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Taking the Field: For a 21st Century Economy, High-speed Broadband is a Necessity 

By Paul Meyer, NCLM Executive Director

In August, a U.S. appellate court issued a ruling that is almost certain to damage small cities and towns and their residents. The U.S. 6th Circuit Court of Appeals pretty much recognized that fact, but found that the Federal Communications Commission did not have the authority to preempt state laws that limited the expansion of municipal broadband systems. “We do not question the public benefits that the FCC identifies in permitting  municipalities to expand Gigabit Internet coverage,” the ruling concluded.

This federal court case came in response to an FCC ruling on behalf of the City of Wilson and the City of Chattanooga, Tenn., which both operate high-speed municipal broadband systems, preempting state laws. Both North Carolina and Tennessee sued to challenge that ruling.

In the aftermath of the court decision, the FCC announced that it would not appeal the case to the U.S. Supreme Court. So, it would appear that North Carolina municipalities are back to where they were prior to the FCC ruling, with the 2011 law passed by the General Assembly which severely restricted the expansion of community broadband back in force.

The League, of course, opposed that law, and had beaten back similar bills for four straight years until the measure finally passed. It was disappointing to see the federal appeals court undo the FCC ruling, which we had supported with public comments filed with the federal agency. But if the issue has been settled before the courts, there is no reason that has to be the case with the General Assembly.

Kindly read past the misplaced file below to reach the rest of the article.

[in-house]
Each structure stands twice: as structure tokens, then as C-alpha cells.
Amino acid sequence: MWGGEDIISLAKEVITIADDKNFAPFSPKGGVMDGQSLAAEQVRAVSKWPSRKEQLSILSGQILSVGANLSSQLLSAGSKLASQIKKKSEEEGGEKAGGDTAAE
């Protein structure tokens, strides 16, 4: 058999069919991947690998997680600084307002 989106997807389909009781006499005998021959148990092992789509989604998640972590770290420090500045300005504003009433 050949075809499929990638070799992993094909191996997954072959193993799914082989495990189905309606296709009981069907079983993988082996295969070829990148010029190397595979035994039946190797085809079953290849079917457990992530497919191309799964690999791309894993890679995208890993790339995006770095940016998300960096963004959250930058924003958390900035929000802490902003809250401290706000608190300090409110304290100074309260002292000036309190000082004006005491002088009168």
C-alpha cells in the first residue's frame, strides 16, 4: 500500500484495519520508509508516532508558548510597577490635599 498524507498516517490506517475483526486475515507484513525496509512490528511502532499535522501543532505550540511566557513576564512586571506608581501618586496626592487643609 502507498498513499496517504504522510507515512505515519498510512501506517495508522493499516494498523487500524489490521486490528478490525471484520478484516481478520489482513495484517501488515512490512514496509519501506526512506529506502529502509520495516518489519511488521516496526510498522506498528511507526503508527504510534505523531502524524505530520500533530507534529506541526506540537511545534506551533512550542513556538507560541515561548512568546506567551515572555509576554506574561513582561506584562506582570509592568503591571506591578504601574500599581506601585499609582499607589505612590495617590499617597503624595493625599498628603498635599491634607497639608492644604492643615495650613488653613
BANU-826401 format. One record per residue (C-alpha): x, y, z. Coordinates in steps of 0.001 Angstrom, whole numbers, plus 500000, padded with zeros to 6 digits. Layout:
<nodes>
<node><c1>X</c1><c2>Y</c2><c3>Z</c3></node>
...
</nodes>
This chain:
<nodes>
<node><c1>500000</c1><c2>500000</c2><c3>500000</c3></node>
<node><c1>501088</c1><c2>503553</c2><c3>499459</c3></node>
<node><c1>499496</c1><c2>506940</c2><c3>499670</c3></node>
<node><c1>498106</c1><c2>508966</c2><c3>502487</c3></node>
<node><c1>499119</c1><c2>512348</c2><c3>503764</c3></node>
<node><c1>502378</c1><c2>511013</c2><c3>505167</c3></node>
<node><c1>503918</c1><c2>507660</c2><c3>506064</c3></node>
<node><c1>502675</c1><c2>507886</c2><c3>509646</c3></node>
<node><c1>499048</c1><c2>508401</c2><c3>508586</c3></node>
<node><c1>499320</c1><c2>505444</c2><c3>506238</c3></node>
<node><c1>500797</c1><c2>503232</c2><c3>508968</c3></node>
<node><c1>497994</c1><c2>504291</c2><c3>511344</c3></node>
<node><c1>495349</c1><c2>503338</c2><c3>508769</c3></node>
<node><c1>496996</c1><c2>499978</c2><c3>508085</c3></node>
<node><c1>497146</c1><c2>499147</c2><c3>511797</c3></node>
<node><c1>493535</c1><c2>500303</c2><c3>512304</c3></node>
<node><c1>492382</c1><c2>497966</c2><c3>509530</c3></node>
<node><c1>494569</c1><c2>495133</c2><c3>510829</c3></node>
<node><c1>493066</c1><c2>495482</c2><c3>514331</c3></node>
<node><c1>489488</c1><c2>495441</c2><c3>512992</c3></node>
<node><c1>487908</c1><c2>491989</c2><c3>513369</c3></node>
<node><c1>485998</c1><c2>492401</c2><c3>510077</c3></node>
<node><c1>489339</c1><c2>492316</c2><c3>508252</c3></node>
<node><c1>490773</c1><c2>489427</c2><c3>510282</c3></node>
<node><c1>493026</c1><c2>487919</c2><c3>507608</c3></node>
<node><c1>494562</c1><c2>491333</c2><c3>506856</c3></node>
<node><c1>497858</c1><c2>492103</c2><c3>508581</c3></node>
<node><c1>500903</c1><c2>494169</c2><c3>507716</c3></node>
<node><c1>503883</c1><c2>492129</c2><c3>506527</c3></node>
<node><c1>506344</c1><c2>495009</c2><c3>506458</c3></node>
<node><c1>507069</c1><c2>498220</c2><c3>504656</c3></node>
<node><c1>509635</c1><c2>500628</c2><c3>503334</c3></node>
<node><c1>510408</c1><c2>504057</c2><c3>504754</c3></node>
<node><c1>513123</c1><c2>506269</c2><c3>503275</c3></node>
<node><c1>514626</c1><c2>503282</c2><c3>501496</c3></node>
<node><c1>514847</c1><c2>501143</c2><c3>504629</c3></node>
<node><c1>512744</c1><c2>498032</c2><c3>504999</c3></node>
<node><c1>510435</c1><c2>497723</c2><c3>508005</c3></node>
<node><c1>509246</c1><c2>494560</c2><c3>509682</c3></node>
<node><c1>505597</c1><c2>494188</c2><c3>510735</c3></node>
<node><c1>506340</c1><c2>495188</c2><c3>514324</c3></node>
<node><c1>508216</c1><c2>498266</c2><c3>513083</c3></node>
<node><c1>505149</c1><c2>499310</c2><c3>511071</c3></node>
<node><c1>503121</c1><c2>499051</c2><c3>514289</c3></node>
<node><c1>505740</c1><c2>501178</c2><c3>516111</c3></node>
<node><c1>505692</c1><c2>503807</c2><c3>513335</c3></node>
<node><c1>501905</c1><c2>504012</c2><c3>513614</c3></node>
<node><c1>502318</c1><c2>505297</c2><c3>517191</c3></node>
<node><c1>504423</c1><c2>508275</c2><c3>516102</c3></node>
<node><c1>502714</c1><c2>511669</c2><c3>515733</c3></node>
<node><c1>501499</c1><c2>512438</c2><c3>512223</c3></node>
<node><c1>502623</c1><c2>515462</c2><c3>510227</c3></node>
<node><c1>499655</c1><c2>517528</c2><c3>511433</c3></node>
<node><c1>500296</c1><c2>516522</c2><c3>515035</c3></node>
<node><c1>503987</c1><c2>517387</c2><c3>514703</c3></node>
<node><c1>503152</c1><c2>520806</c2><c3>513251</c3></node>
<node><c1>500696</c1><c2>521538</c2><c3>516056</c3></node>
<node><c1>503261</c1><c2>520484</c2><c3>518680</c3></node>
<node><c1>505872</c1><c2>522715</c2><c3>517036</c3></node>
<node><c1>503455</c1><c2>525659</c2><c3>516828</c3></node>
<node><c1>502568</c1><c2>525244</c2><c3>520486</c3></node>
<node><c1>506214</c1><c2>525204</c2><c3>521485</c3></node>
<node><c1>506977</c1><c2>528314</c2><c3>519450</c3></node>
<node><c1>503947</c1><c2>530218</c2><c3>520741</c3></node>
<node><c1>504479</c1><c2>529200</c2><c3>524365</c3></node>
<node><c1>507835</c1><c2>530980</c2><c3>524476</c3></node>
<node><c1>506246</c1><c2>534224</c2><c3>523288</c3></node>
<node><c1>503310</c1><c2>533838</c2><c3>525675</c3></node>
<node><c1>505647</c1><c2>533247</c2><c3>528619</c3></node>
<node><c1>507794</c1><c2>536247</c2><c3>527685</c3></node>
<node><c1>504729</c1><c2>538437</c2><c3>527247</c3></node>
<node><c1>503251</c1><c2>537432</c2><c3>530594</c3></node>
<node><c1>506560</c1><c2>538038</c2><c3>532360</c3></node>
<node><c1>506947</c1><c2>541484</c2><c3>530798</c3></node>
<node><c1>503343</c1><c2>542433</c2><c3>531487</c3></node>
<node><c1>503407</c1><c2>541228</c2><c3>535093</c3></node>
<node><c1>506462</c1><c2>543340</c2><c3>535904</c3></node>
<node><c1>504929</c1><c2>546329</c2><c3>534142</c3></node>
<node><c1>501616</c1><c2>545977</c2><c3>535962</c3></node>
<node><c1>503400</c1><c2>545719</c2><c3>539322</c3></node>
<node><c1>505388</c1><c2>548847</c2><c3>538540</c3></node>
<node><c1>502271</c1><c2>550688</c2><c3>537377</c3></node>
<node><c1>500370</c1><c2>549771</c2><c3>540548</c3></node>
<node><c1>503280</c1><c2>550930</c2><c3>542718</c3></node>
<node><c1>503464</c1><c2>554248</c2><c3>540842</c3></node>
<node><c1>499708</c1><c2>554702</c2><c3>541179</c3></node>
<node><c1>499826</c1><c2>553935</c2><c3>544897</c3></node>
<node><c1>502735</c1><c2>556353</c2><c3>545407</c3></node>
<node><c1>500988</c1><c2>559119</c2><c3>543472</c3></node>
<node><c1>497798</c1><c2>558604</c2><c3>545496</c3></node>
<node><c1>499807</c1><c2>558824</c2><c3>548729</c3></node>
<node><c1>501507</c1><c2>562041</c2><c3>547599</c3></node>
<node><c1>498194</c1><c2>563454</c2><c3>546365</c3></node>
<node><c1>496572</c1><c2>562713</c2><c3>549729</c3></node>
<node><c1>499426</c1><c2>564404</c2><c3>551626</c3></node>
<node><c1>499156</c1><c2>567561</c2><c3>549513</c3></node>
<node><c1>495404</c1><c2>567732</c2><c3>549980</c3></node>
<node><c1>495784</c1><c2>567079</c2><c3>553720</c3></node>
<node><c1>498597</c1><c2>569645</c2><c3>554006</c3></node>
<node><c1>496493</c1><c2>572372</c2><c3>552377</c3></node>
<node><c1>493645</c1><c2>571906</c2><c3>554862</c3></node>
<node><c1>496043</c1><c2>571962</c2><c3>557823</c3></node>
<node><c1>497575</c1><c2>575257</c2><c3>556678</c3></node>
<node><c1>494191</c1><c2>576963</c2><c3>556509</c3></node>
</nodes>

As I said when the FCC issued its decision in February 2016, the discussion prompted by the case provides an opportunity for the General Assembly to re-evaluate its 2011 decision. In doing so, cities and the state can find some middle ground. After all, while the League will always support individual municipalities having the tools and decision-making authority required to address their vastly different challenges, the larger issue here is not who owns what.

The larger issue – which has become crystal clear as the FCC considered the Wilson petition, approved it, and the case then made its way before the courts – is that smaller cities and towns and rural areas of North Carolina will be left further behind economically without high-speed broadband, and market forces alone are unlikely to bring about a solution anytime soon. In many respects, the issue here is no different than the electrification of rural America in the 1930s and 1940s. The creation of the electric cooperatives that provided that electricity came about only because of a policy decision reached by Franklin Delano Roosevelt and Congress with the passage of the Rural Electrification Act of 1936.

High-speed Internet service is the equivalent today of electric service in 1930s and 1940s America. It is a utility service that is crucial if small towns and cities are to thrive and prosper economically. The 6th Circuit court decision noted that Wilson’s top seven employers are all customers of its Greenlight broadband network. The New York Times recently pointed to Wilson’s ability to attract a movie visual effects company, Exodus FX, which has worked on movies like “Captain America” and “Black Swan,” because of its Greenlight service. North Carolina legislators are right to be concerned about the solvency of municipalities and the protection of taxpayers – two factors that supporters of the 2011 law cited regarding that support. But those concerns won’t matter much if rural communities cannot access high-speed Internet service and, as a result, are left in the dust of an accelerating 21st century economy.